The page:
Pride comes before… trouble

After last night’s political discussion, I read this in my daily reading:

Doctrine and Covenants 23:1

Behold, I speak to you, Oliver, a few words. Behold, thou art blessed, and art under no condemnation. But beware of pride, lest thou shouldst enter into temptation.

Doctrine and Covenants is a book of revelations given to the prophet Joseph Smith and subsequent prophets of the Church of Jesus Christ of Latter-day Saints, more commonly known as mormons. This specific revelation was received in 1830, in behalf of a number of people that wanted word from God on their duties and how well they were performing them.

Anyway, this struck me in light of the political discussion I had with Eric and Jo because it describes one of the root causes of religious fundamentalism as it relates to politics. We talked a bit about the Jimmy quote from a week back. (For some reason the words came out in a Jimmy Carter voice too. Don’t know why exactly.)

So the way I’m looking at things, the tendency to see ourselves as superior for our proper relationship with God and others as inferior or subhuman for holding to different religious beliefs or not holding to any religion comes out of pride. Thing is, while President Carter cites this in reference to conservative fundamentalism, it’s just as possible for progressives, moderates, and liberals to espouse that same pride. “We’re enlightened religious folk, not like those crazy (inferior, subhuman) fundamentalists.”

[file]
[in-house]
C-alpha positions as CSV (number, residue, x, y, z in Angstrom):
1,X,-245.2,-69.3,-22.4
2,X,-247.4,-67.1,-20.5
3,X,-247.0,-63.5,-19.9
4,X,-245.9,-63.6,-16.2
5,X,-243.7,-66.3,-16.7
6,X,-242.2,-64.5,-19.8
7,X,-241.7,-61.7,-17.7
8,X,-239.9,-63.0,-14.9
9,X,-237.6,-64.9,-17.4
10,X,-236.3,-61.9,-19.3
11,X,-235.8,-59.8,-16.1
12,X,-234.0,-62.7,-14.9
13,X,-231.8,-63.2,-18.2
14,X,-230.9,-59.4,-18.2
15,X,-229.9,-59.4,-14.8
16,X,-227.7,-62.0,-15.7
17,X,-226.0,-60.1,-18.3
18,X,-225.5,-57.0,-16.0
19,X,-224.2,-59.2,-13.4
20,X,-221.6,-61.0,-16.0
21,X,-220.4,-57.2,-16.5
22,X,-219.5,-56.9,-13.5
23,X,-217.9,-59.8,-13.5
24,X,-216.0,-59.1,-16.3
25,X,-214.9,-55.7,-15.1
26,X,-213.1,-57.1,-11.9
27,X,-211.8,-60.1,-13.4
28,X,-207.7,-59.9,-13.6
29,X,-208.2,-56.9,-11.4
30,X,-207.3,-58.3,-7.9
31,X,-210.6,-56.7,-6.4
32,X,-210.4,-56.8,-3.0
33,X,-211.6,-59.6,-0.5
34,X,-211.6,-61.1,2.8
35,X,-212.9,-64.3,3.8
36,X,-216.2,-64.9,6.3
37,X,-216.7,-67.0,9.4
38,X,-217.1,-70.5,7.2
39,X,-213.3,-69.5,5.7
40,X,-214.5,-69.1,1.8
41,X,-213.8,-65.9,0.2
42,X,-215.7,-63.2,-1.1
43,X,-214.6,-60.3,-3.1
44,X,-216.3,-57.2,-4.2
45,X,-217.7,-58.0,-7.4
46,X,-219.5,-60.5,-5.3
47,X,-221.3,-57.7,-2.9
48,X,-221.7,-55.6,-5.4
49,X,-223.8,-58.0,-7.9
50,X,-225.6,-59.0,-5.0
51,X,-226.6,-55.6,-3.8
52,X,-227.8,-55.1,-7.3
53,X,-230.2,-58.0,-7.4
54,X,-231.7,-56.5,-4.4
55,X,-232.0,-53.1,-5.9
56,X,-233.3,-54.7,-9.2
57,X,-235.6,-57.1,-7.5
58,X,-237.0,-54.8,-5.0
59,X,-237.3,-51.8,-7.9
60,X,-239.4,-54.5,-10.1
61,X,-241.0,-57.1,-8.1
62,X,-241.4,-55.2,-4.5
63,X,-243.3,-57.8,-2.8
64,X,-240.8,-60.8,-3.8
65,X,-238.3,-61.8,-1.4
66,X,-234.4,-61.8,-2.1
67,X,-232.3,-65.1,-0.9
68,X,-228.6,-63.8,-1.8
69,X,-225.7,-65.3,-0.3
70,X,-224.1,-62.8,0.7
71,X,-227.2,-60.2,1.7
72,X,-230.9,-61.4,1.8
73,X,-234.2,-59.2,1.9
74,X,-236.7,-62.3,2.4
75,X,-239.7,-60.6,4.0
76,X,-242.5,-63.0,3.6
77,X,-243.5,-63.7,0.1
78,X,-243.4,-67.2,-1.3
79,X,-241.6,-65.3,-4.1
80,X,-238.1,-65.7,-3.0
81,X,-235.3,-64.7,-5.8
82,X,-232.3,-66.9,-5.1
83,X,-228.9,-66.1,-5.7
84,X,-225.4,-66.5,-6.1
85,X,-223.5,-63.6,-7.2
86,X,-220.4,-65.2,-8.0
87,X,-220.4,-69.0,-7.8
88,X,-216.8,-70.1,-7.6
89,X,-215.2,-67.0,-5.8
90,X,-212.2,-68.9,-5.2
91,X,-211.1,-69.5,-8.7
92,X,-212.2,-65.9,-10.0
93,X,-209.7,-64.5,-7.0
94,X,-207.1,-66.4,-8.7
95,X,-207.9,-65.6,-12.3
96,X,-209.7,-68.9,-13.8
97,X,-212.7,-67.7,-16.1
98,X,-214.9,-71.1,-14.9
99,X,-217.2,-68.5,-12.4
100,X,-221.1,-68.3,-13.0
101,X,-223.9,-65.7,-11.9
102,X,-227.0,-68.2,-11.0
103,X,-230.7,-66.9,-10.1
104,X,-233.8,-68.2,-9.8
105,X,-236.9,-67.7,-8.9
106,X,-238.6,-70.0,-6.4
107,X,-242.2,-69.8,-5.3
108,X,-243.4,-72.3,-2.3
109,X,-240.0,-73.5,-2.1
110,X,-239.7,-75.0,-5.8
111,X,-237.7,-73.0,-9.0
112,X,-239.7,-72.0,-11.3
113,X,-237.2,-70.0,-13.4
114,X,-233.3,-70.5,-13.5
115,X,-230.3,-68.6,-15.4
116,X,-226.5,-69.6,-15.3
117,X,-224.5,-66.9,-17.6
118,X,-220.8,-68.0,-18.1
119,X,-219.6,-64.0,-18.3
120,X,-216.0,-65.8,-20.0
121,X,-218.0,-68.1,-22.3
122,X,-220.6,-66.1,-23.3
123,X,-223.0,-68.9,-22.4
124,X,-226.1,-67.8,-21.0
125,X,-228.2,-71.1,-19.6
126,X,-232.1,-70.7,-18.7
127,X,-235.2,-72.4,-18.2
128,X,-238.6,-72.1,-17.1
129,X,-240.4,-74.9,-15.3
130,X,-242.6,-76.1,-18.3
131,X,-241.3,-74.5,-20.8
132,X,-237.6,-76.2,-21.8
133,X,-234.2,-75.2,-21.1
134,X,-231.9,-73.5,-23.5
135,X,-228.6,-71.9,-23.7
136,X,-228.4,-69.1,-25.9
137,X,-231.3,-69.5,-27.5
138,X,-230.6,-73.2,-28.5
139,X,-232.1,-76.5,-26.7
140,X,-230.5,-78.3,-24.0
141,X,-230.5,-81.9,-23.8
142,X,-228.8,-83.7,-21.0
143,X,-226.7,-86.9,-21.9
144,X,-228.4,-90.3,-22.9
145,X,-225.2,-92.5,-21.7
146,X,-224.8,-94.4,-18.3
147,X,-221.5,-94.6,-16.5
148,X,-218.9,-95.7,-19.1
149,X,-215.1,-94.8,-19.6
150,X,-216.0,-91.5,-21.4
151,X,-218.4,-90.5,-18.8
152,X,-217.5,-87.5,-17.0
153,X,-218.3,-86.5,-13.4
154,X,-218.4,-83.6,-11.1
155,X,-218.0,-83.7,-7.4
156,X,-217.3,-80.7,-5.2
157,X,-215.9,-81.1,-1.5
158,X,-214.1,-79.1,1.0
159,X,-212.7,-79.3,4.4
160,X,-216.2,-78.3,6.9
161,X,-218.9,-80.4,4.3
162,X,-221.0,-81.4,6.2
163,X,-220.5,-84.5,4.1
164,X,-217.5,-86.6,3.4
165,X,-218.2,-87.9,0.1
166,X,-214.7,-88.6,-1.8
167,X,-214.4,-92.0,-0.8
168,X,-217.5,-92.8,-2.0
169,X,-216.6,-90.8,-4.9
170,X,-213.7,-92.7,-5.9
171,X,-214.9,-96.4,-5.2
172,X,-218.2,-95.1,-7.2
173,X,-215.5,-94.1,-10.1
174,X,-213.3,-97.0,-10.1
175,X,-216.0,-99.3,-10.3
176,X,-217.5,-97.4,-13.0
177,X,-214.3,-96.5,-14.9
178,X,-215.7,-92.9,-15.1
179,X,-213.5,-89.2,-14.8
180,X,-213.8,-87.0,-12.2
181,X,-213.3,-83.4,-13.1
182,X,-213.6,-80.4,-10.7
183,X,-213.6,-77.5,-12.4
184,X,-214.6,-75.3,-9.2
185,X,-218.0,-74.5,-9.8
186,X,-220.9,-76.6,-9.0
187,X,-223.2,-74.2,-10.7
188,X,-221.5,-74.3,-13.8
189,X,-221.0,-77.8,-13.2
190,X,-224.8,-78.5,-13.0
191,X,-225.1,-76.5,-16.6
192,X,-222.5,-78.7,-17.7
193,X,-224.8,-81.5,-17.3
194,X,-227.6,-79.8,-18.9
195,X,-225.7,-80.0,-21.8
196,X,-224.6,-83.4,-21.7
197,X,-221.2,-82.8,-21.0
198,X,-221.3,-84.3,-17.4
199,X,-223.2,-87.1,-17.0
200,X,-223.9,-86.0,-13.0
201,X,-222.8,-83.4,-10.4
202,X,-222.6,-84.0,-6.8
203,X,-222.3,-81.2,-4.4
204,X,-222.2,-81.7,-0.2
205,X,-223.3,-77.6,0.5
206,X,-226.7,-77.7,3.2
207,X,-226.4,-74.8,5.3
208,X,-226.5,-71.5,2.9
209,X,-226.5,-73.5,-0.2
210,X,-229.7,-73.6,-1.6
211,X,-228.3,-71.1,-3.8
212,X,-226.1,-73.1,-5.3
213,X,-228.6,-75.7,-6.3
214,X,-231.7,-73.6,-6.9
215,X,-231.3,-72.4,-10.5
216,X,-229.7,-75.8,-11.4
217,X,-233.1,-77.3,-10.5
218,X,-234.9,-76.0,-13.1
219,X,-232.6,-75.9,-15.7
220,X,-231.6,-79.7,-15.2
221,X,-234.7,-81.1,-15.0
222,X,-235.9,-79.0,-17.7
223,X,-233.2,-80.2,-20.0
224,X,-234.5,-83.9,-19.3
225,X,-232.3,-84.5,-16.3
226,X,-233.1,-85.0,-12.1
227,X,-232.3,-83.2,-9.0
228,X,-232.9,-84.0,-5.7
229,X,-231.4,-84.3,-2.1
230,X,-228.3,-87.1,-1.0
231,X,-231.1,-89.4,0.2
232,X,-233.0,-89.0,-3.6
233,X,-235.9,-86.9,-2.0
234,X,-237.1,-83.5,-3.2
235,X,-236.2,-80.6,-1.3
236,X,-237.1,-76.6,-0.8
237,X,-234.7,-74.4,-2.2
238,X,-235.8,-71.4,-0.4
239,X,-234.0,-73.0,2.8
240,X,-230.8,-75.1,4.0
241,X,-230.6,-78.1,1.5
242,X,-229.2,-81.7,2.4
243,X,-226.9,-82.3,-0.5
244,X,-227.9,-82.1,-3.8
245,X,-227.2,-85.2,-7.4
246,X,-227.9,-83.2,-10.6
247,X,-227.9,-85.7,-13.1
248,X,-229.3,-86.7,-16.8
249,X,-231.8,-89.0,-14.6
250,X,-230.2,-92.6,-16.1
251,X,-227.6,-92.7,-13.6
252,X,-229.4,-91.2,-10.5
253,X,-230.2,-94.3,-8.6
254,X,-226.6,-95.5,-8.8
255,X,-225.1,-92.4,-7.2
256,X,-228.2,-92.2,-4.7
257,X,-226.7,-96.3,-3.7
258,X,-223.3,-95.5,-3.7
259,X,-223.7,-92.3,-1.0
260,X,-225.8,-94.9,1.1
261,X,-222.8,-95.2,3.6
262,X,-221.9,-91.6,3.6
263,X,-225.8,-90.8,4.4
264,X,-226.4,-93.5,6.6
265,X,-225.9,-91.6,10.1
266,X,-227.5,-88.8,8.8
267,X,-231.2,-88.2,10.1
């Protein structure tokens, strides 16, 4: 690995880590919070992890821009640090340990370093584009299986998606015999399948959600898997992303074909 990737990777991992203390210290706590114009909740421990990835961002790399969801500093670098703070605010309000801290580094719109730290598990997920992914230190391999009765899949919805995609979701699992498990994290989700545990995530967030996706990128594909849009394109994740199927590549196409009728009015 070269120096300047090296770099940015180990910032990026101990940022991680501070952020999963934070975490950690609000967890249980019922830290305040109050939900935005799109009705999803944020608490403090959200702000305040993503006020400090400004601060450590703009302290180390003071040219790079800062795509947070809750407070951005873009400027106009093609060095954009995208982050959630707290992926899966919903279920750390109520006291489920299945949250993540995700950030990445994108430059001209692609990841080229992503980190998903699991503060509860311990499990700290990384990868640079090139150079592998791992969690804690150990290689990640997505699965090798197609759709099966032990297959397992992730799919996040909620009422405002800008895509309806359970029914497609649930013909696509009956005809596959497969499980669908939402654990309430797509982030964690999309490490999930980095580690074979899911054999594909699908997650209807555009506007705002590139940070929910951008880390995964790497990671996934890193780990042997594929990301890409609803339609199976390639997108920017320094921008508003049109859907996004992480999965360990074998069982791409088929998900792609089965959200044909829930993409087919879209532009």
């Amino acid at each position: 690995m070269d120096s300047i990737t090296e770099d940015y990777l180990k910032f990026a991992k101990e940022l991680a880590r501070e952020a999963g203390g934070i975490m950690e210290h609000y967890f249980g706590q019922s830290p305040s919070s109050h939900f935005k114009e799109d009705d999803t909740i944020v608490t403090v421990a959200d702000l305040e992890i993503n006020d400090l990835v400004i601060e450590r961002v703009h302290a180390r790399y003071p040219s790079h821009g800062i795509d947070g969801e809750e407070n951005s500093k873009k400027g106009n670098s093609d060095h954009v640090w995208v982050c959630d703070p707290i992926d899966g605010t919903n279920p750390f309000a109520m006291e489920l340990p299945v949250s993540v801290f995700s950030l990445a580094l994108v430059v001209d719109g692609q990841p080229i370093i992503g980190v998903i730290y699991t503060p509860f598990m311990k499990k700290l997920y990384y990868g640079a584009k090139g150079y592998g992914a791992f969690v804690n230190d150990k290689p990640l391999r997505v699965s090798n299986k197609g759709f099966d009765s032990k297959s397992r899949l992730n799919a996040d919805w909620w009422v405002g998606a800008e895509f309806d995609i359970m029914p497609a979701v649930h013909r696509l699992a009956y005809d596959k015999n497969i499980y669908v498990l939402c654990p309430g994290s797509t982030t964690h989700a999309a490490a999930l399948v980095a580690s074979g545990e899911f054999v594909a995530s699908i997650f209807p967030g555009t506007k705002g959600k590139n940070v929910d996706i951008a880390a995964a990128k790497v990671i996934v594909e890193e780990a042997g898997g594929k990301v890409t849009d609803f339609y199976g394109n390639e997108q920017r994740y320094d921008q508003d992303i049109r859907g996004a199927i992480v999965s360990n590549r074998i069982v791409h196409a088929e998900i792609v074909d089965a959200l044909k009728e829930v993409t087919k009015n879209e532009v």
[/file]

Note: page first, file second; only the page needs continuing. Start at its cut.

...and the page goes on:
The only refuge I can see for people of faith is to seek after the doctrine of their faith. In the case of mormons, ponder and try to understand the doctrines of Christ as he taught them directly and through his prophets through the ages. There may be tensions that need resolving (how do we provide for the immediate needs of the poor while helping them become self-sufficient?), and we have to be careful not to play salad bar–taking up only the doctrines (or interpretations of them) that are most comfortable to us or that our fears tell us to embrace.

It’s a tricky path, and like when following anyone, it can be easy to lose the way for the features of the road or the people along the way. But as we work at getting closer to the destination, and sincerely and authentically ponder our progress and path… we’ll make it.

We can all fall victim to pride, not just whatever “them” we feel like talking about. Pride knows no party, no economic status… as someone once said, it’s the universal sin.

Fortunately, we’ve still got choice. With enough care, with enough humility, we can keep ourselves out of pride’s cycle.

Just wish it weren’t so tricky sometimes.

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Filed under politics, pride, religion

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